When Los Angeles adopted the daytime curfew, it was embraced as a tool to fight juvenile crime — police still say it still serves that purpose — and as a way to ultimately boost graduation rates. Keeping students engaged in school continues to be a problem, though. The Los Angeles Unified School District’s high school graduation rate is considered one of the worst in California, with the district’s own calculation at 56 percent and the state’s at 64 percent.
If the proposed amendments to Los Angeles’ ordinance go through, they would not only end the $250 fines, they would allow students to avoid having to make an appearance in Nash’s court if they agree to counseling prior to the court date. The city has developed a dozen facilities called WorkSource Youth Centers to help provide services as part of this alternative plan, supporters say. A Federal Workforce Investment grant of at least $10 million, awarded last September, will help pay for more staff to specifically address truancy.
The amendments would also establish a “rebuttable presumption” that students are traveling to school if they are within a three-block radius during the first 60 minutes of school. Officers would be barred from enforcing the curfew at entrances to school or nearby, and would have to show that they talked to minors and write down on tickets reasons officers were convinced a youth was truly truant.
“They would have to use some discretion instead of just saying, ‘You know what, kid? Tough cookies,’ ” said Tony Cardenas, the councilman who introduced the proposals. Bernard Parks, a council member who was chief of the Los Angeles Police Department, also backs the proposed changes.
“Truancy rates are directly correlated to low graduation rates,” Cardenas added. “But kids should be dealing with a counselor trained to talk to a young mind.”
Cardenas will separately pursue a requirement for city police to publish statistics on ethnicity and other information about the students those officers cite.
In 2010, the pro bono law firm Public Counsel, the American Civil Liberties Union and a local group, the Labor Community Strategy Center, disclosed city and school police data showing that 88 percent of more than 47,000 daytime curfew tickets issued in Los Angeles between 2004 and 2009 went to Latino or black students. Together, these students are 77 percent of the student population.
The center created maps showing that ticketing was concentrated around lower-income Latino and black neighborhood schools. The data also indicated that not one of the more than 13,000 students ticketed during those years by the Los Angeles School Police was identified as white, although whites are 13 percent of that district’s population.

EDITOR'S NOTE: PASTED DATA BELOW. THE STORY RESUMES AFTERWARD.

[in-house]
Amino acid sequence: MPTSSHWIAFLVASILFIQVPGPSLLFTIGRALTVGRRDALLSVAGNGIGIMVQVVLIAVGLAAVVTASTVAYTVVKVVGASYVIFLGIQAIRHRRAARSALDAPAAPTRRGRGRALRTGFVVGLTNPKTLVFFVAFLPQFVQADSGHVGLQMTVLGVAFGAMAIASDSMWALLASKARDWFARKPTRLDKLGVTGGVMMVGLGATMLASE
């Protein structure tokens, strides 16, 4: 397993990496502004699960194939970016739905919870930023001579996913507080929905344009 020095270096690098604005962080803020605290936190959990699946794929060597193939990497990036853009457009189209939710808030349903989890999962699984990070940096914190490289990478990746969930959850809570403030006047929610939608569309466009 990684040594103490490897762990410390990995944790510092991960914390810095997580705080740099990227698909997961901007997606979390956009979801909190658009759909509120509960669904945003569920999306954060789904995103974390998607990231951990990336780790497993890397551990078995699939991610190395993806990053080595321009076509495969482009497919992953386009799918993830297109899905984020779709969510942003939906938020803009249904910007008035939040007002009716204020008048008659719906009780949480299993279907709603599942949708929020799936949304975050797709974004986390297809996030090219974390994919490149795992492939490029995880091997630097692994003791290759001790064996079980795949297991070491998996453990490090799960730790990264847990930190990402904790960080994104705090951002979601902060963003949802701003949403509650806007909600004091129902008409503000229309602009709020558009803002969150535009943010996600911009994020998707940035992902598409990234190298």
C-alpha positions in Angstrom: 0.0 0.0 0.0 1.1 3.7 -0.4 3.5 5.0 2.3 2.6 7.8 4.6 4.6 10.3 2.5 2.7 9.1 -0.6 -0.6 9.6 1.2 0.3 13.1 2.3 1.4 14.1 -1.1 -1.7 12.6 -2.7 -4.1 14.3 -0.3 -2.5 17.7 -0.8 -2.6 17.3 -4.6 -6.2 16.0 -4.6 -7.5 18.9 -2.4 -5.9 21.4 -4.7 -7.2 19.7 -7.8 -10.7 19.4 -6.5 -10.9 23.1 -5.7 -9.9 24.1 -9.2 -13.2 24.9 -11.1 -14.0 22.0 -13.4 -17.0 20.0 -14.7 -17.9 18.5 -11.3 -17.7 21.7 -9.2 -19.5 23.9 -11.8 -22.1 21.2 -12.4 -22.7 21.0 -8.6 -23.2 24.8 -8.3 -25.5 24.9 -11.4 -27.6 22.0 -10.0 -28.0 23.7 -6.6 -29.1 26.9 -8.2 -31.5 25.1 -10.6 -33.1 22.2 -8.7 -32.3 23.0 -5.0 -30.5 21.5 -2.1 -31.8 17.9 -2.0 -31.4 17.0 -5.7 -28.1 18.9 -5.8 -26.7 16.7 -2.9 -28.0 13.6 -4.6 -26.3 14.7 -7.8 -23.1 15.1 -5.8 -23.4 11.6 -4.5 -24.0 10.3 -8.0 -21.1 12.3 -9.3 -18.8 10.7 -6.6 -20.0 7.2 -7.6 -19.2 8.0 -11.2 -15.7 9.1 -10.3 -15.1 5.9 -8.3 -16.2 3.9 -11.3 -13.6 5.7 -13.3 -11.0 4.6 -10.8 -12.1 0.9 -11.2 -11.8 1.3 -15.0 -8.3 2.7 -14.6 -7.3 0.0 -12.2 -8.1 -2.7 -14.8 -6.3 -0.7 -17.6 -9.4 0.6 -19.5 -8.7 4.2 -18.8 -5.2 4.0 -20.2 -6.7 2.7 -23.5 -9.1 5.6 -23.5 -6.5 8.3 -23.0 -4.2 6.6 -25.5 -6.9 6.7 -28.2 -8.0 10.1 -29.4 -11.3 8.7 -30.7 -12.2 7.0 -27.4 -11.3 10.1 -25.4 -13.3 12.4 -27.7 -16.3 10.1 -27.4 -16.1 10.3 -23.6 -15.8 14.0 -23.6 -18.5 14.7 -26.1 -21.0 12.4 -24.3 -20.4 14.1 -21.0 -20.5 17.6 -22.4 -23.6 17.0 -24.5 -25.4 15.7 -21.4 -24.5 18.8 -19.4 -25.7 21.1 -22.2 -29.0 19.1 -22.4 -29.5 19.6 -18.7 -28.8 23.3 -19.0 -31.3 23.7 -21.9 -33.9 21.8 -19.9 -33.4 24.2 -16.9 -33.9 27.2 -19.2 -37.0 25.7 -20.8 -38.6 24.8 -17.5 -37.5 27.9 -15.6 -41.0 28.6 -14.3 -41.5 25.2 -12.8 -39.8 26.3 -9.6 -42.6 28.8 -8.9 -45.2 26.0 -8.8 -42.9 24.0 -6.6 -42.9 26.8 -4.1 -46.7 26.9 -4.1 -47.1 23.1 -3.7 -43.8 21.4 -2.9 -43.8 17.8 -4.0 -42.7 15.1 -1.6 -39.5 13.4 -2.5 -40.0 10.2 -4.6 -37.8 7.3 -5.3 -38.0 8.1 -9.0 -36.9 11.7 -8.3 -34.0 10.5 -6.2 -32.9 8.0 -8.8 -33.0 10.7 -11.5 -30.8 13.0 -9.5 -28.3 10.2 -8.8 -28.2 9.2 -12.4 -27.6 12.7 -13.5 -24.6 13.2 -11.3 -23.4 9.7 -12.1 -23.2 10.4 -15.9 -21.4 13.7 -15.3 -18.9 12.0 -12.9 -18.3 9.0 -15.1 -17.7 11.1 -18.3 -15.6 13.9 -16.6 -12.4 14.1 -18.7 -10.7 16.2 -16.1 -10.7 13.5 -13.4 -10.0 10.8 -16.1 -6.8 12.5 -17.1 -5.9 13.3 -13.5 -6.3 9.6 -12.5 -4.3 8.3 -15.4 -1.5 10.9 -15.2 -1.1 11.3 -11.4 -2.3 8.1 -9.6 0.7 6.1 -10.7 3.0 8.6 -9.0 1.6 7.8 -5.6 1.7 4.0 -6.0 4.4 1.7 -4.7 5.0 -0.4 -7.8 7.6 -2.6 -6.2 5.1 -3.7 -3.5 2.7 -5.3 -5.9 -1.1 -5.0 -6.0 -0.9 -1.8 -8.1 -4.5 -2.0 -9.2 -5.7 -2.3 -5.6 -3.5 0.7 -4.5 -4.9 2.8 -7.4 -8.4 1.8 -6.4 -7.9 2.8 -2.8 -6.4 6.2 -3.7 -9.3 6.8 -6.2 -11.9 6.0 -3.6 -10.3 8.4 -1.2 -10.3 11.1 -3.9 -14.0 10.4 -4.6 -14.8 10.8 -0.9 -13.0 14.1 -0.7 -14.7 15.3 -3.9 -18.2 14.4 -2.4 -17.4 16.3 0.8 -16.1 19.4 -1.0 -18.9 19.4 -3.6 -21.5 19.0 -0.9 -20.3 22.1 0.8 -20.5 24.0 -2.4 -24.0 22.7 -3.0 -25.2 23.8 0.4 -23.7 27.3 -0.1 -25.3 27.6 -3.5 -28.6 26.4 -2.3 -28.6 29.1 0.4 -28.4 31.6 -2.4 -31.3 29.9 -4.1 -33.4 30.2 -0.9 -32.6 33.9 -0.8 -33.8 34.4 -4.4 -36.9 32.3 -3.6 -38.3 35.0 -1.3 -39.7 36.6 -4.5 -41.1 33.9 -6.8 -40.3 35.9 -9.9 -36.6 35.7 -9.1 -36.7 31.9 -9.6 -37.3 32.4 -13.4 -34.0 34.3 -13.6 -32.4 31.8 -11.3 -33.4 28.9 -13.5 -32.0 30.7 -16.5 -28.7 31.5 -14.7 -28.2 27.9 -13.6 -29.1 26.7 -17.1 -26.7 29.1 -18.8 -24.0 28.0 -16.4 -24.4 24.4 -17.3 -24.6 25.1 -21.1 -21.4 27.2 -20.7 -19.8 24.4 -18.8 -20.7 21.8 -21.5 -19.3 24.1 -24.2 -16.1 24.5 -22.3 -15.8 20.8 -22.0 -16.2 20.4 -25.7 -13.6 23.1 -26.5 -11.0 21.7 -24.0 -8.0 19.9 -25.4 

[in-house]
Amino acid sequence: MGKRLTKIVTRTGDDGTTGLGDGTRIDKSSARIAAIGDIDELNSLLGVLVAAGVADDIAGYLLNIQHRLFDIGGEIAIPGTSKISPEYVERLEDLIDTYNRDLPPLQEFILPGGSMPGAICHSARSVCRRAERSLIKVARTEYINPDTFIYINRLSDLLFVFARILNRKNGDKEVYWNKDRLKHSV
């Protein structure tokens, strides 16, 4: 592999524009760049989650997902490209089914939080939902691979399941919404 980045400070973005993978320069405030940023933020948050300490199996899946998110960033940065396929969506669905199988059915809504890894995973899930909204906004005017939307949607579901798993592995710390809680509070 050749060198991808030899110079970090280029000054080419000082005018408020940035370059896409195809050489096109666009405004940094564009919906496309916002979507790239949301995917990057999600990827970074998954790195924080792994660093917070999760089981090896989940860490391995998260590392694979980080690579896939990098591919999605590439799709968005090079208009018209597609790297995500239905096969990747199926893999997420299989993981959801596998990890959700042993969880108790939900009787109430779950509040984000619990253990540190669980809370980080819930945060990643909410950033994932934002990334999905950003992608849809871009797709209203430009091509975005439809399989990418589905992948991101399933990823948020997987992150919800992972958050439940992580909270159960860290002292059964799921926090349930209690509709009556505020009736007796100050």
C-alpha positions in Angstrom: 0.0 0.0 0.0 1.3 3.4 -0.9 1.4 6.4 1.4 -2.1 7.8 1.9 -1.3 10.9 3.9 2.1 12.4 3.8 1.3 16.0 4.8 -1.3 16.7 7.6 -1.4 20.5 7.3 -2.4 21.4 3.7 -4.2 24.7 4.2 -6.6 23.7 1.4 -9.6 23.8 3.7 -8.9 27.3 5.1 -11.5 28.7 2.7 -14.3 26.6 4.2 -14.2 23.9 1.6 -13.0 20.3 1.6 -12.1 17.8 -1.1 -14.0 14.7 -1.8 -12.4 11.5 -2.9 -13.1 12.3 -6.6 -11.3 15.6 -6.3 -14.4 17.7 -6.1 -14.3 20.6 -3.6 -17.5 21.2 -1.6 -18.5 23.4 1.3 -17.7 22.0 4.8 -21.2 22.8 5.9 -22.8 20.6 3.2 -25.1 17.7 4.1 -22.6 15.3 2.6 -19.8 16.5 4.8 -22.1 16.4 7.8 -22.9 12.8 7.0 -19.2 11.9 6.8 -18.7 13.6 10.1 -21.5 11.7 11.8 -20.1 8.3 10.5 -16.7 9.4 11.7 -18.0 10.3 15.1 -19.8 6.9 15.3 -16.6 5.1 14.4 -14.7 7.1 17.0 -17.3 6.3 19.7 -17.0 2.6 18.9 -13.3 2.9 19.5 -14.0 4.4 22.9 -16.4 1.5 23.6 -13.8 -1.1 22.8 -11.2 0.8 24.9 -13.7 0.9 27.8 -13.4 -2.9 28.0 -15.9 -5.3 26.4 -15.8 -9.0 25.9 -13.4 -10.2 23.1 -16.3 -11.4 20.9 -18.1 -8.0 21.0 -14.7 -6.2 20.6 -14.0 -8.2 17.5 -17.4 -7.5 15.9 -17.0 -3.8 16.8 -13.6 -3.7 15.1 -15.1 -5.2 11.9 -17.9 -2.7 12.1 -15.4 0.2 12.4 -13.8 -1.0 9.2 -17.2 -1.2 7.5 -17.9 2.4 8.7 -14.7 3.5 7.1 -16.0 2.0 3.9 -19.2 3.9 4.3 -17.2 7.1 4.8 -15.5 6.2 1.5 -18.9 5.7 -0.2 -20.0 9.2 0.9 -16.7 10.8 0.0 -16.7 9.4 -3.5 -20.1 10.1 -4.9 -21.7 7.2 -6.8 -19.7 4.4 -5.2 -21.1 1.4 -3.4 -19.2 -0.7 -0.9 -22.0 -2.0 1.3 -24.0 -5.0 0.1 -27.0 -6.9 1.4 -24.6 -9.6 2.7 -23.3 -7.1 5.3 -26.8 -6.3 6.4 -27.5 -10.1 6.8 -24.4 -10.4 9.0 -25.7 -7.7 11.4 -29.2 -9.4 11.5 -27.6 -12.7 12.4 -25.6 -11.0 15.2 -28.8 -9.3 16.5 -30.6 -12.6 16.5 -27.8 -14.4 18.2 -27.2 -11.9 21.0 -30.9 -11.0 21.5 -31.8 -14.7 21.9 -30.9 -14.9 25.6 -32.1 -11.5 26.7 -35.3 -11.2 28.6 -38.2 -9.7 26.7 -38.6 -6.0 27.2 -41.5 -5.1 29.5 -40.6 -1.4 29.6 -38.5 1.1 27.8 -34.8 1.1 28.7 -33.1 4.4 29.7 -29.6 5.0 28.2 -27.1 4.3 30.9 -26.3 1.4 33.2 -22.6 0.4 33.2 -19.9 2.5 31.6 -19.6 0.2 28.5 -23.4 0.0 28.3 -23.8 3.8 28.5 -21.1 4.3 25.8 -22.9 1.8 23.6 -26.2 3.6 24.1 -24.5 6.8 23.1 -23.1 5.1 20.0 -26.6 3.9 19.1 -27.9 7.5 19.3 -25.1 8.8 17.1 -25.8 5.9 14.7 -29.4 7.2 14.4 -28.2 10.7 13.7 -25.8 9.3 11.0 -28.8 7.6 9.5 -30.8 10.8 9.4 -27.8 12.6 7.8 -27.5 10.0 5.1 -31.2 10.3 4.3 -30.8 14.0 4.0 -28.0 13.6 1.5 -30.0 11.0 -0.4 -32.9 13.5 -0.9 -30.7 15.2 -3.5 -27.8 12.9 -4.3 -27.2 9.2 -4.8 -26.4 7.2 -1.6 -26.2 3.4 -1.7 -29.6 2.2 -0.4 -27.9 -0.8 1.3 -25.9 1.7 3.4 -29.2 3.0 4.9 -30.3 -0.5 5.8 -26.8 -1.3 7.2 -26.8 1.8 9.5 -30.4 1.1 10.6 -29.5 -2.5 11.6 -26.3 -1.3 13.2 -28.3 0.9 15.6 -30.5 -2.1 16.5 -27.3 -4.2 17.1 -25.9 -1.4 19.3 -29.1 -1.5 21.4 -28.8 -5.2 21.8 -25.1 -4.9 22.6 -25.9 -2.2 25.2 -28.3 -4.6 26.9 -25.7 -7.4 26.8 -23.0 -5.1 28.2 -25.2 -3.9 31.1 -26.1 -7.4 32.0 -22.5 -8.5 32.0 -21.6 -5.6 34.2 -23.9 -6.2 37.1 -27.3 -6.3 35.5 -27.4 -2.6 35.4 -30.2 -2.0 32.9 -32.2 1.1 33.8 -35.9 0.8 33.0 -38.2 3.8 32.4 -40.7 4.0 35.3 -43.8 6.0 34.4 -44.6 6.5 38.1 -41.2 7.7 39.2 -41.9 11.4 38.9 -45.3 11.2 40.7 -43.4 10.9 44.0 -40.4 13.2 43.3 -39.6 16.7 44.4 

Students who arrive late but in cars with parents driving have escaped ticketing because they are with their parents and not in violation of the daytime curfew.
Maceo Bradley was 15 when he arrived late to Locke High School in December 2010 on foot. He was delayed, he said, because he got caught up looking for some school fundraising material he felt pressured to hand in that day. He reported to the office when he arrived more than half an hour late, and when an attendant told him to go on to class an officer ordered him to stop and wrote him a ticket.
“I had never had an interaction with police, at least not negative, until then,” said Bradley, who is black. He missed much of two days of school to go to court once, and then again 60 days later. His mother also had to miss work both days. He later stayed home one day, he said, when he feared he would be late again.
Gabriel Saldana, Bradley’s schoolmate, said he arrived an hour late one day, also in December 2010, because the first bus he catches was late and he missed a connecting bus. As he walked up to school, an officer told him to stop and wrote him a ticket. “He asked me for my thumbprint,” Saldana said. “I was shocked. But what am I going to do? Say no and end up in handcuffs?’
Manuel Criollo, an organizer with the Labor Community Strategy Center, praised Los Angeles Police Department Chief Charlie Beck and Los Angeles School Police Chief Steven Zipperman for their willingness to listen to complaints and issue new guidelines.
But in light of the way Amezcua and his cousin were allegedly treated — after Zipperman’s directive — Criollo co-signed the complaint this month against officers. The complaint accuses the officers of violating the chief’s new policy as well as alleged “unreasonable and excessive” search, seizure and physical restraint.
On Jan. 13, when Amezcua and his cousin appeared in court, as required, their tickets were dismissed because the court officer found that they were headed to school. The boys were obviously pleased. But they did have to miss school to go to court.